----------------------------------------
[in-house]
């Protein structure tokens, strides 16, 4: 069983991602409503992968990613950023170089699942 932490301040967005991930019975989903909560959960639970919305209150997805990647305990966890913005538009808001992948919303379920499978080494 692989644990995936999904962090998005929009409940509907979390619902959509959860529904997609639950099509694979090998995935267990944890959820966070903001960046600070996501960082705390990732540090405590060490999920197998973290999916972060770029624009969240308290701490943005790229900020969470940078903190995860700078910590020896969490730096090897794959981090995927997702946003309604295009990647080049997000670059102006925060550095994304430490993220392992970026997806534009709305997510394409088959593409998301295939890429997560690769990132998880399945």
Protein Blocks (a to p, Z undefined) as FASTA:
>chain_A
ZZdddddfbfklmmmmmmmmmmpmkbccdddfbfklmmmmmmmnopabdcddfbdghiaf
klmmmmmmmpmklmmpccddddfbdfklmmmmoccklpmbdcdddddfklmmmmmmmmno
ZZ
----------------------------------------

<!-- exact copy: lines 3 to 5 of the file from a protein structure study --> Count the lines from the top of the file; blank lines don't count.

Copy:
Protein Blocks (a to p, Z undefined) as FASTA:
>chain_A
ZZdddddfbfklmmmmmmmmmmpmkbccdddfbfklmmmmmmmnopabdcddfbdghiaf